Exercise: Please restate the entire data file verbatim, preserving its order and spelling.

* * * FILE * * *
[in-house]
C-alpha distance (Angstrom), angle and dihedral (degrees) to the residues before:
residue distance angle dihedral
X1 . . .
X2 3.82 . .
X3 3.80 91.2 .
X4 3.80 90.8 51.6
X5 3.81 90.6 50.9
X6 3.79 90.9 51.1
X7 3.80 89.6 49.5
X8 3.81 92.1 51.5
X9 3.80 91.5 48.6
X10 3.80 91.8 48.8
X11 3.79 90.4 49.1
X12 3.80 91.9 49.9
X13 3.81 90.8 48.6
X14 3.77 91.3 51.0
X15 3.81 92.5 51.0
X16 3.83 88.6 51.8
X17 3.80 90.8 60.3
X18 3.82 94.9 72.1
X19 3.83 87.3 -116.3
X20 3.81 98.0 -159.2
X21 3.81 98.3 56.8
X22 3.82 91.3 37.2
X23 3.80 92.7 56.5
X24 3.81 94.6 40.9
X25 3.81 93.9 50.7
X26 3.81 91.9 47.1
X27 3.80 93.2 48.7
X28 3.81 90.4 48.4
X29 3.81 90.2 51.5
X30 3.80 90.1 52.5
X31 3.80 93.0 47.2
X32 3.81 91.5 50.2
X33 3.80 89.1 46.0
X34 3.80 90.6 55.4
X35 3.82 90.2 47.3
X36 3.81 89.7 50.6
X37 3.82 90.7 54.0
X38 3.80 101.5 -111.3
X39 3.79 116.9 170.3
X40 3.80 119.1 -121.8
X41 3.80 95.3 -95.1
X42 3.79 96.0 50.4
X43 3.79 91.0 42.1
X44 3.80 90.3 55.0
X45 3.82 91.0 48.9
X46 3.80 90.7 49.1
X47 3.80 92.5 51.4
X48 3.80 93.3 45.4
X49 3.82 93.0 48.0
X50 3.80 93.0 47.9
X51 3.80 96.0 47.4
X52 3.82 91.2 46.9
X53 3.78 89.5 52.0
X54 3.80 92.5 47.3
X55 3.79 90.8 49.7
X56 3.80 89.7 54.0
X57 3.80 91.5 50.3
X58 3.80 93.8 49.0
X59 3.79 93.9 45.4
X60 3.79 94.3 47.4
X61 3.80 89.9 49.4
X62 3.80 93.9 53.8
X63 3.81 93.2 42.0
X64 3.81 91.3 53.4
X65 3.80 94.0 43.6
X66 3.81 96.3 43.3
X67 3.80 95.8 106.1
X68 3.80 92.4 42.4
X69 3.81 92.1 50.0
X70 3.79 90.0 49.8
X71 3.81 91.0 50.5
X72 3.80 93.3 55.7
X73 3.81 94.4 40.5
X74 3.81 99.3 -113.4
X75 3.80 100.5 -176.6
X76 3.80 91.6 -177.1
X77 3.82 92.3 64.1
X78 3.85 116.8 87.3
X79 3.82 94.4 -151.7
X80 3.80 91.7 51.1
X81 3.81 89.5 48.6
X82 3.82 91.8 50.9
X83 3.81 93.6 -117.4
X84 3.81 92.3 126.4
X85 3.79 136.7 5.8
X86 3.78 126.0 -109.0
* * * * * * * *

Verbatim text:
[in-house]
C-alpha distance (Angstrom), angle and dihedral (degrees) to the residues before:
residue distance angle dihedral
X1 . . .
X2 3.82 . .
X3 3.80 91.2 .
X4 3.80 90.8 51.6
X5 3.81 90.6 50.9
X6 3.79 90.9 51.1
X7 3.80 89.6 49.5
X8 3.81 92.1 51.5
X9 3.80 91.5 48.6
X10 3.80 91.8 48.8
X11 3.79 90.4 49.1
X12 3.80 91.9 49.9
X13 3.81 90.8 48.6
X14 3.77 91.3 51.0
X15 3.81 92.5 51.0
X16 3.83 88.6 51.8
X17 3.80 90.8 60.3
X18 3.82 94.9 72.1
X19 3.83 87.3 -116.3
X20 3.81 98.0 -159.2
X21 3.81 98.3 56.8
X22 3.82 91.3 37.2
X23 3.80 92.7 56.5
X24 3.81 94.6 40.9
X25 3.81 93.9 50.7
X26 3.81 91.9 47.1
X27 3.80 93.2 48.7
X28 3.81 90.4 48.4
X29 3.81 90.2 51.5
X30 3.80 90.1 52.5
X31 3.80 93.0 47.2
X32 3.81 91.5 50.2
X33 3.80 89.1 46.0
X34 3.80 90.6 55.4
X35 3.82 90.2 47.3
X36 3.81 89.7 50.6
X37 3.82 90.7 54.0
X38 3.80 101.5 -111.3
X39 3.79 116.9 170.3
X40 3.80 119.1 -121.8
X41 3.80 95.3 -95.1
X42 3.79 96.0 50.4
X43 3.79 91.0 42.1
X44 3.80 90.3 55.0
X45 3.82 91.0 48.9
X46 3.80 90.7 49.1
X47 3.80 92.5 51.4
X48 3.80 93.3 45.4
X49 3.82 93.0 48.0
X50 3.80 93.0 47.9
X51 3.80 96.0 47.4
X52 3.82 91.2 46.9
X53 3.78 89.5 52.0
X54 3.80 92.5 47.3
X55 3.79 90.8 49.7
X56 3.80 89.7 54.0
X57 3.80 91.5 50.3
X58 3.80 93.8 49.0
X59 3.79 93.9 45.4
X60 3.79 94.3 47.4
X61 3.80 89.9 49.4
X62 3.80 93.9 53.8
X63 3.81 93.2 42.0
X64 3.81 91.3 53.4
X65 3.80 94.0 43.6
X66 3.81 96.3 43.3
X67 3.80 95.8 106.1
X68 3.80 92.4 42.4
X69 3.81 92.1 50.0
X70 3.79 90.0 49.8
X71 3.81 91.0 50.5
X72 3.80 93.3 55.7
X73 3.81 94.4 40.5
X74 3.81 99.3 -113.4
X75 3.80 100.5 -176.6
X76 3.80 91.6 -177.1
X77 3.82 92.3 64.1
X78 3.85 116.8 87.3
X79 3.82 94.4 -151.7
X80 3.80 91.7 51.1
X81 3.81 89.5 48.6
X82 3.82 91.8 50.9
X83 3.81 93.6 -117.4
X84 3.81 92.3 126.4
X85 3.79 136.7 5.8
X86 3.78 126.0 -109.0